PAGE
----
In November, more than seven in ten Floridians at the polls checked yes on Amendment 2, which legalized medical marijuana in the Sunshine State. Considering Floridians would probably split 50-50 if asked whether they'd like a free delicious cupcake, that's an amazing result.
So state legislators shouldn't be shocked that a solid majority of the state is pretty upset with them today. Four months after that overwhelming vote, Tallahassee looks far away from passing the rules that will let dispensaries open up shop around the state. In fact, the first draft of those rules would make it more difficult than ever to get medical pot.
That's not at all what voters asked for at the ballot box, and a new poll shows they're less than pleased with how Tally is handling medical marijuana. The survey, from GOP pollsters Fabrizio, Lee & Associates, finds that a solid plurality of voters is displeased with both the Legislature and Gov. Rick Scott for dawdling on medical weed.
The poll, which sampled 800 Floridians who cast ballots last year, shows that 40 percent disapprove of the Legislature's work so far (with 37 percent approving) and 41 percent unhappy with Scott, who gets just a 34 percent nod of approval.
"Independent voters disapprove of the Legislature’s and Governor’s efforts to implement the new medical marijuana laws by even larger margins than voters as a whole," pollster Tony Fabrizio writes.
Among voters who cast yes ballots on Amendment 2, 57 percent said the state was moving too slowly in approving rules for medical weed; 44 percent of voters overall agreed.
The poll was paid for by Smart Medicine for Florida, a conservative-leaning group founded by the Tea Party-affiliated Brian Hughes, a former spokesman for Rick Scott and the Republican Party of Florida. The group has tried to position itself as a "centrist" voice on medical weed.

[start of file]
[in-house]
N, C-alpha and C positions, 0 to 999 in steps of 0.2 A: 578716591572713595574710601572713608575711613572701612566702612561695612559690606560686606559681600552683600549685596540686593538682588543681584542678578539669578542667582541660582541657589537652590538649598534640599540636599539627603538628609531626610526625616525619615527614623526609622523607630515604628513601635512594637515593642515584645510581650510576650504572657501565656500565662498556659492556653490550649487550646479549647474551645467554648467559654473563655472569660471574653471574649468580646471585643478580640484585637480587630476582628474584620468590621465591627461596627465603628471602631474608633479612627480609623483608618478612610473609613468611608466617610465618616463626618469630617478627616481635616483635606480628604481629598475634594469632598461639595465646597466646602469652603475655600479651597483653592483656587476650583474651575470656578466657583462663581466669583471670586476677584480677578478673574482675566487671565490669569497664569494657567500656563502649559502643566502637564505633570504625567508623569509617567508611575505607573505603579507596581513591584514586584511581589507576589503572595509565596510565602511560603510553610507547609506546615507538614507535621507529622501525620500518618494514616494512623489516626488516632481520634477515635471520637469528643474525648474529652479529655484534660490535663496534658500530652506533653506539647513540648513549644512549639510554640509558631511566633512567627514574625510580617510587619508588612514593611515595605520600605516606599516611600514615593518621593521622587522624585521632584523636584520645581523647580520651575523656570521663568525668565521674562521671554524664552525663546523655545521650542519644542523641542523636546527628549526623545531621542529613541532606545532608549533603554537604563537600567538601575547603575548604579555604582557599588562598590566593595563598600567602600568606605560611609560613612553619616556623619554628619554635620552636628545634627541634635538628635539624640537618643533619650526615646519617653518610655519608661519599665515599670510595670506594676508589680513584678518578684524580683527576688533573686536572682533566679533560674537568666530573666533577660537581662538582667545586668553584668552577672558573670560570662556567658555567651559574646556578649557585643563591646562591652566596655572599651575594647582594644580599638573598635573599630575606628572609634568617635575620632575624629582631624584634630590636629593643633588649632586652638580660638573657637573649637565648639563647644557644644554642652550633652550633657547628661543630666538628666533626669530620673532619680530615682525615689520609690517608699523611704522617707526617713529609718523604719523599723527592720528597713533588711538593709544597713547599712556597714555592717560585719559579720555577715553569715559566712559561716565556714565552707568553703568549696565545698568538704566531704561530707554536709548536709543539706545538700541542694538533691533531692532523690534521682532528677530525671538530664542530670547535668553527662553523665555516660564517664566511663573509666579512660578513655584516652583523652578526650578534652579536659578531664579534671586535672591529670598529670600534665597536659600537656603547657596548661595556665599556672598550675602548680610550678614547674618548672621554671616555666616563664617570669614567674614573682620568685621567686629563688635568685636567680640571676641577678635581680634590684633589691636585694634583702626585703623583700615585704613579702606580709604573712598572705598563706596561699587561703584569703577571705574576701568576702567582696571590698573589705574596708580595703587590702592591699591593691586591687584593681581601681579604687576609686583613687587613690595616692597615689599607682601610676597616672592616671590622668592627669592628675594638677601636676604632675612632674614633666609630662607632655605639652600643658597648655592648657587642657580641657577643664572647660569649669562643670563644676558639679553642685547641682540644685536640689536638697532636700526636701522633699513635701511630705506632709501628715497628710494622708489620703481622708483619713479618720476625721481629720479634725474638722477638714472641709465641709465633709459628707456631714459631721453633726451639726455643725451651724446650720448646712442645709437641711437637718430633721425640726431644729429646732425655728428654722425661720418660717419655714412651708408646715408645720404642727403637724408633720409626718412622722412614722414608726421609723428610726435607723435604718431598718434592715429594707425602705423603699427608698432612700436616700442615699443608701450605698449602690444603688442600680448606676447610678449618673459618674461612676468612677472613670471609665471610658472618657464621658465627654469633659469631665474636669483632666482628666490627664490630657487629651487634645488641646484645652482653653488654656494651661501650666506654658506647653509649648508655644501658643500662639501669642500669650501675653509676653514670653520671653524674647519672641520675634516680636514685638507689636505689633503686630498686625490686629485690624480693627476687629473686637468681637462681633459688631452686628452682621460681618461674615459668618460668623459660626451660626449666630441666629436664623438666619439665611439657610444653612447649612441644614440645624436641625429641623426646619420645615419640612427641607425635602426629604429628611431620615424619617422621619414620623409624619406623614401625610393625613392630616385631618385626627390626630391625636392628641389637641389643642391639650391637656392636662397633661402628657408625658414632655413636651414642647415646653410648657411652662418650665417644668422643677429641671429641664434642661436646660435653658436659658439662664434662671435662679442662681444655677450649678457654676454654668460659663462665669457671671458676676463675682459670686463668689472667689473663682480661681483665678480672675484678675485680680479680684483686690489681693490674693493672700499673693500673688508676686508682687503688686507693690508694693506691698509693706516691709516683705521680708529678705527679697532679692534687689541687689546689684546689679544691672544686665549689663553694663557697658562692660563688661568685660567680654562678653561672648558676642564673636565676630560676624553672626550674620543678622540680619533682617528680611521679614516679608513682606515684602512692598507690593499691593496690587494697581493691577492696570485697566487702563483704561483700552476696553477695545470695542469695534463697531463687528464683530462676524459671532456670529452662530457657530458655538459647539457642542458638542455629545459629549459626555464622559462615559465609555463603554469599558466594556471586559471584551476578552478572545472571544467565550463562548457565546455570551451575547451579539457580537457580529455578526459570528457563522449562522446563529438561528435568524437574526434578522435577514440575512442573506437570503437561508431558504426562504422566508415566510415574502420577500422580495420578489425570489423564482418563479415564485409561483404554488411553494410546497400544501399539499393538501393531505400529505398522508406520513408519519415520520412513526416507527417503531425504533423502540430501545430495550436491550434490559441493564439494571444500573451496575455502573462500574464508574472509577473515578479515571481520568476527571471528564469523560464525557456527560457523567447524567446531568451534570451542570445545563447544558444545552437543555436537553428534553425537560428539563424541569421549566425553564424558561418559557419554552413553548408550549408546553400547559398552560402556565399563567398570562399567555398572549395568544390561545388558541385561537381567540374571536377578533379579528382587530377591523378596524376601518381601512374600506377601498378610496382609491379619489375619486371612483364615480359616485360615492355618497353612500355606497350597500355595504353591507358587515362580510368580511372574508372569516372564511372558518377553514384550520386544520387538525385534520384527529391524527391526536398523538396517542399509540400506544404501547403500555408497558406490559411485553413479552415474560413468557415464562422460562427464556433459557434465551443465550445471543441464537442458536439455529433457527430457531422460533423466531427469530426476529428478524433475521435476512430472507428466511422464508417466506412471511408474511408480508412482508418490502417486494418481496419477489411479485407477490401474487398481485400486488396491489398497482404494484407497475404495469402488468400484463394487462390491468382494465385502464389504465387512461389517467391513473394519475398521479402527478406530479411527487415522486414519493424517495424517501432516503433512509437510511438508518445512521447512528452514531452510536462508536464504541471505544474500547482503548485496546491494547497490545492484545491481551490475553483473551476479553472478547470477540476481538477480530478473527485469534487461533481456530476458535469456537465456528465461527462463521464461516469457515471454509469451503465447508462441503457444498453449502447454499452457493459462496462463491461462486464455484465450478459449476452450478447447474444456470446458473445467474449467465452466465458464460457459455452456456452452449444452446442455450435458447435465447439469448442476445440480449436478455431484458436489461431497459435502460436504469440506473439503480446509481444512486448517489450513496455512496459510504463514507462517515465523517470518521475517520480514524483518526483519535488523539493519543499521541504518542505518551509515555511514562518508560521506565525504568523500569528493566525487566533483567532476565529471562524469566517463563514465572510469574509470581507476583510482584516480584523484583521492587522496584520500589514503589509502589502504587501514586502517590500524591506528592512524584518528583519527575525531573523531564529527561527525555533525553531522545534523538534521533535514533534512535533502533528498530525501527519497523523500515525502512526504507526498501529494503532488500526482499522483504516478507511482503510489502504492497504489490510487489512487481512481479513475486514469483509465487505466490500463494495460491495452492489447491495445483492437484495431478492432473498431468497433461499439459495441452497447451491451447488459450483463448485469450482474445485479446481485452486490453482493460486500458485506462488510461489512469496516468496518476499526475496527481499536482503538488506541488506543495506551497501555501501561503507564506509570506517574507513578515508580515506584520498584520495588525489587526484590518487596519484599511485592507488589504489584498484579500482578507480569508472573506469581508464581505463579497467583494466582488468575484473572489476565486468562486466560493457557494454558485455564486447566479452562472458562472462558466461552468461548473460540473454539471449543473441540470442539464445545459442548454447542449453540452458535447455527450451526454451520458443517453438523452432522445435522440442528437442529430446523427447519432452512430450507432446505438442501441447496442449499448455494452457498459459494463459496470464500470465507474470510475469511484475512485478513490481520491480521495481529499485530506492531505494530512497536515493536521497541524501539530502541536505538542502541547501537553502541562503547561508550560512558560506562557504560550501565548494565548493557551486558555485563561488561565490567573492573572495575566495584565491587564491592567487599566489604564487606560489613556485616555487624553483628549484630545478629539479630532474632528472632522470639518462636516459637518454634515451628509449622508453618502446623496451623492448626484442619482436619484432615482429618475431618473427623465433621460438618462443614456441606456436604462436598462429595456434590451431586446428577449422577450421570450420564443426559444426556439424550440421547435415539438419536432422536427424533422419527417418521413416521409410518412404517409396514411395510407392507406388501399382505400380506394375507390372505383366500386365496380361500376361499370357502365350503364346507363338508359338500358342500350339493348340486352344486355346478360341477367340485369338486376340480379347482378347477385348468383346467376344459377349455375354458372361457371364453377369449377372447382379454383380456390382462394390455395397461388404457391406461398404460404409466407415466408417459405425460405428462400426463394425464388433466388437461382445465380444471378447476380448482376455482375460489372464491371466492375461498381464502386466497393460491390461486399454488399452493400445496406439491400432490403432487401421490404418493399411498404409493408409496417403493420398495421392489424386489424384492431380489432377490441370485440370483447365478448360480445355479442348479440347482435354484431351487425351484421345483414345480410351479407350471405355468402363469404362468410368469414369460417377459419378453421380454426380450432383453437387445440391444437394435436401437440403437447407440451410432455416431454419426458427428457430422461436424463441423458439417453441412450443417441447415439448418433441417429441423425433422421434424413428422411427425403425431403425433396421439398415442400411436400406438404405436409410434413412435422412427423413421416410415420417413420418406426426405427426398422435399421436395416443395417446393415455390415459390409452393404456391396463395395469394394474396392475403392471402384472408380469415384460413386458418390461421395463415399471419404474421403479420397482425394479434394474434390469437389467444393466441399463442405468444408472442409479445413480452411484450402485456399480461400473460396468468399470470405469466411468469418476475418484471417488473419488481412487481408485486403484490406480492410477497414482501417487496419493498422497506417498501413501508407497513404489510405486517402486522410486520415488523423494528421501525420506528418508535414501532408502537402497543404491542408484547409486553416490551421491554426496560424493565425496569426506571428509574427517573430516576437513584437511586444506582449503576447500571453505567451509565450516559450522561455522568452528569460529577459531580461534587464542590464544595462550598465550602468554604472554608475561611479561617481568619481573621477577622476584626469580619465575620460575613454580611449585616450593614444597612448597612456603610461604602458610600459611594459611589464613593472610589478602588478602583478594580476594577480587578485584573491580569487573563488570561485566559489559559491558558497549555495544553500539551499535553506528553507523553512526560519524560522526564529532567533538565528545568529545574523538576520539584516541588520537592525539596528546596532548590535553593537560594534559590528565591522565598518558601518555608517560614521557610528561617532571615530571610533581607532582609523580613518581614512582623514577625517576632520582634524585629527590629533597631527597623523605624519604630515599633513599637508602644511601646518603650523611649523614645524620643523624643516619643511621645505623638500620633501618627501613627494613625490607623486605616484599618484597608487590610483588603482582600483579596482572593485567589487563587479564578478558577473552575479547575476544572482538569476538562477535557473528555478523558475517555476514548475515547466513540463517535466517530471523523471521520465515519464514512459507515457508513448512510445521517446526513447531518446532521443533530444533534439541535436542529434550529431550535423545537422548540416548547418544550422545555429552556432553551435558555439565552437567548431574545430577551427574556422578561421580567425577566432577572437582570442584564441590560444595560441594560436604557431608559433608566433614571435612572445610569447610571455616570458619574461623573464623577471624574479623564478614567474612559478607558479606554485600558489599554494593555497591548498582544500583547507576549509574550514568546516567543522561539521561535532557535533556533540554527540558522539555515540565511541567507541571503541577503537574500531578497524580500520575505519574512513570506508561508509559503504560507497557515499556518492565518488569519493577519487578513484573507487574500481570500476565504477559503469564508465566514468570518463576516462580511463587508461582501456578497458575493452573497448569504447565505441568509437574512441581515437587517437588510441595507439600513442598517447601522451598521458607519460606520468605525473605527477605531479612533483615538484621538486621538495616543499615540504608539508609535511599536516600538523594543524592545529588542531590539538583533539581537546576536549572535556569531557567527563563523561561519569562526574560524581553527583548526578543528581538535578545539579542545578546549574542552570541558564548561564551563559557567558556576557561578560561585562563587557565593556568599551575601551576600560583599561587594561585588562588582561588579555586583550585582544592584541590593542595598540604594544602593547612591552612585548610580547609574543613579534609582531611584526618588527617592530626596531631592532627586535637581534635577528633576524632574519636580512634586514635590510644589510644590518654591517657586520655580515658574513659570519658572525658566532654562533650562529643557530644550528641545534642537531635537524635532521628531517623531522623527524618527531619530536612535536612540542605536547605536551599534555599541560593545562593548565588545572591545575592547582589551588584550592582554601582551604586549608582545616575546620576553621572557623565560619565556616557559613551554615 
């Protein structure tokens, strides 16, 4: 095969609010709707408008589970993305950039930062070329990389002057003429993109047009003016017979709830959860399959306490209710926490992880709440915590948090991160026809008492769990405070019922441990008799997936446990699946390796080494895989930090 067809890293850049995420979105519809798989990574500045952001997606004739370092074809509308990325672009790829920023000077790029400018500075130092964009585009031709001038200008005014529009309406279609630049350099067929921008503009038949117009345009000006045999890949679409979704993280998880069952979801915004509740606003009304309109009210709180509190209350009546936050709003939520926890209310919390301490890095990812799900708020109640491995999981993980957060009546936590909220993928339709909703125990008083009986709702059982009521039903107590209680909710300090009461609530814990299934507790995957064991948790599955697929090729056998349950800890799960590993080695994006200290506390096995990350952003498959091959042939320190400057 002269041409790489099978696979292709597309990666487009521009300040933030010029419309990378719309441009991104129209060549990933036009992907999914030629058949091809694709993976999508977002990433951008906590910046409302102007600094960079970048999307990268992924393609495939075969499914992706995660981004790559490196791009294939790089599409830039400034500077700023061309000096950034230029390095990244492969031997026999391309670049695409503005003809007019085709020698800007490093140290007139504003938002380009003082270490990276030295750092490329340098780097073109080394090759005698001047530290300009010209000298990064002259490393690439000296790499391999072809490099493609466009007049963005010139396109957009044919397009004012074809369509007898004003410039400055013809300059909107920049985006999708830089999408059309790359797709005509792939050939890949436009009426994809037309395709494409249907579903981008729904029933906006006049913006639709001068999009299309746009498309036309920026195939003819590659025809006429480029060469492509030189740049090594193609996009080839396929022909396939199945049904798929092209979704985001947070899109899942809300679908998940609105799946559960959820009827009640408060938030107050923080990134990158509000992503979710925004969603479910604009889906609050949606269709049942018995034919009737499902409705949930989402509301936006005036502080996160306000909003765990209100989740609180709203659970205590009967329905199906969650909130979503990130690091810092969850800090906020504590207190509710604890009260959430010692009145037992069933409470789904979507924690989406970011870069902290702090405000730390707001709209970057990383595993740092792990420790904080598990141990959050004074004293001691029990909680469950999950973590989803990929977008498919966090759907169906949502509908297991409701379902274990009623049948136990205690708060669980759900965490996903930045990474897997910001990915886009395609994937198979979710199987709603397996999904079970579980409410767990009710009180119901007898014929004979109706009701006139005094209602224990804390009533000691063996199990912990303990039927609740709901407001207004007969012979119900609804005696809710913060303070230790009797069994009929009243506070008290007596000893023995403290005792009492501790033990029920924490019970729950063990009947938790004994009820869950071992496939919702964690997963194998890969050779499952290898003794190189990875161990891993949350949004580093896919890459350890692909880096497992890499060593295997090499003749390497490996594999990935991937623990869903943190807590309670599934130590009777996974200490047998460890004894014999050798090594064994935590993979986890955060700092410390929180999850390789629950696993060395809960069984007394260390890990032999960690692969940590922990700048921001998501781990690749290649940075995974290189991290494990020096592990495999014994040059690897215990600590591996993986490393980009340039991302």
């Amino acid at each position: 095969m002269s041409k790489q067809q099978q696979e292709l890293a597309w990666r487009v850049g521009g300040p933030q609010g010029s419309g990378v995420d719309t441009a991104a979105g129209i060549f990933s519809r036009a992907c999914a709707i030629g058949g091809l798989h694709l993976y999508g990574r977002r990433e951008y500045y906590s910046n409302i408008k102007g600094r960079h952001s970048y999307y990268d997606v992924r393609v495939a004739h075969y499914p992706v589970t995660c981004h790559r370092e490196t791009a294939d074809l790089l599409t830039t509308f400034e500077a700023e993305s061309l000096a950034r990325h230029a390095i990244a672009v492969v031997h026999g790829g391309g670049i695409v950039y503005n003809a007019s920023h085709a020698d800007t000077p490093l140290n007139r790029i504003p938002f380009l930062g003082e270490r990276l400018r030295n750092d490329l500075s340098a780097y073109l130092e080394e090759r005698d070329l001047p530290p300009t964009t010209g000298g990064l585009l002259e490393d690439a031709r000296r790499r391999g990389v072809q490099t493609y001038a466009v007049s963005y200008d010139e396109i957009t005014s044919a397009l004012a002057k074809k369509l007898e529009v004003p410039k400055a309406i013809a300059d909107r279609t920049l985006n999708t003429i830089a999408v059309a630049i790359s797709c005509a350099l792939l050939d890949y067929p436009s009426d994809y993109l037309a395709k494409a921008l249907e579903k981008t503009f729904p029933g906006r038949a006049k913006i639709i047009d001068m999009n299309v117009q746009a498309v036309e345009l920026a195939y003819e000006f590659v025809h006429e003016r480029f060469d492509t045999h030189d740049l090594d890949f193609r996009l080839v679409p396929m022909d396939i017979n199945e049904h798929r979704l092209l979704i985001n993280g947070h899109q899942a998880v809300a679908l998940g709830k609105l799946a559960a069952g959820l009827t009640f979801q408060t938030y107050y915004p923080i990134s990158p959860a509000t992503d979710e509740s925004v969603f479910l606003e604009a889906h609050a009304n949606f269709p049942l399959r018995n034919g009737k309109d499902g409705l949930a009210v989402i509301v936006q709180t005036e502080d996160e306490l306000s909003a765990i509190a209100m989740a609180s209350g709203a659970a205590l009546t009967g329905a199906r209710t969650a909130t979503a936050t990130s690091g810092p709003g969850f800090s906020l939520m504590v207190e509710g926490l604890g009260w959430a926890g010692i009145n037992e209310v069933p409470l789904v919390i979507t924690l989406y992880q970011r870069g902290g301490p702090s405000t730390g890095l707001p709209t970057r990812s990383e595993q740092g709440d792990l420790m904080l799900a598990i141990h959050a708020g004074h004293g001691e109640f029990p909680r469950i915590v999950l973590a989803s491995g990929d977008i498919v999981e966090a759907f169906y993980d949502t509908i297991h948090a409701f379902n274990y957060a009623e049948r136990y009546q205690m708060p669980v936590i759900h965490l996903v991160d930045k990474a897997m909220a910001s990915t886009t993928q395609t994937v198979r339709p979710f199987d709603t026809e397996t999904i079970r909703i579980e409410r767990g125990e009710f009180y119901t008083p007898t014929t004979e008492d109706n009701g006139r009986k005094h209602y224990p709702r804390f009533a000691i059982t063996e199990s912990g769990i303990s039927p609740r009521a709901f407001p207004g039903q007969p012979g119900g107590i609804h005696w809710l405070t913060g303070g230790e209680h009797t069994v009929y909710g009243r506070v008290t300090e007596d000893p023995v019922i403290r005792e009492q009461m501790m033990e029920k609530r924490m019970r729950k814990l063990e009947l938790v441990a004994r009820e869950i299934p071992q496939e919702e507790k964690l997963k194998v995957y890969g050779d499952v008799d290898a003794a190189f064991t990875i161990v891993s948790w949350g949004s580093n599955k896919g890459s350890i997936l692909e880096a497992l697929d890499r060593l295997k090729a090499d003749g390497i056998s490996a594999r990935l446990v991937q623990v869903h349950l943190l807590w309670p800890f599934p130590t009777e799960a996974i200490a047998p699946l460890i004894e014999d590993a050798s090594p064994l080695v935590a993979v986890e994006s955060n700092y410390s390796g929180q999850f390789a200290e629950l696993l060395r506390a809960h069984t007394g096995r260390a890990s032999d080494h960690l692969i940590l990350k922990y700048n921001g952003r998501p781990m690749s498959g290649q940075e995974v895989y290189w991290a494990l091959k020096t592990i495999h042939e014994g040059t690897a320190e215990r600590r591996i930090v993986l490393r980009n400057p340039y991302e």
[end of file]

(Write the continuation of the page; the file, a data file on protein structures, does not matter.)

The new poll also shows a nearly even split among voters about whether Florida should allow recreational pot. Though 60 percent of those who backed Amendment 2 say they also favor legal recreational weed, that question received approval from only 46 percent of the overall body of voters in the poll. (Around 5 percent said they were undecided.)
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The pollsters also asked voters whether the state should limit the number of dispensaries allowed under Amendment 2 and found that 54 percent said yes — an interesting result somewhat undercut by the vague wording of the question, which doesn't specify how exactly the number would be limited.
As United for Care's Ben Pollara pointed out to Politico this morning, the state does have six months to write medical marijuana rules and nine months to implement them, so the process is relatively on track so far.
"The Legislature's pace has been totally reasonable and in keeping with the requirements of the amendment," Pollara tells New Times. "Some of the proposals, however, have been neither. The House's proposal seems to be written for the 29 percent who voted no rather than the 71 percent who voted to approve medical marijuana."
The poll suggests there could be political pain for the GOP-run statehouse if legislators don't stick to that timeline — or if they persist with rules that would actually make it more difficult to obtain medicinal weed.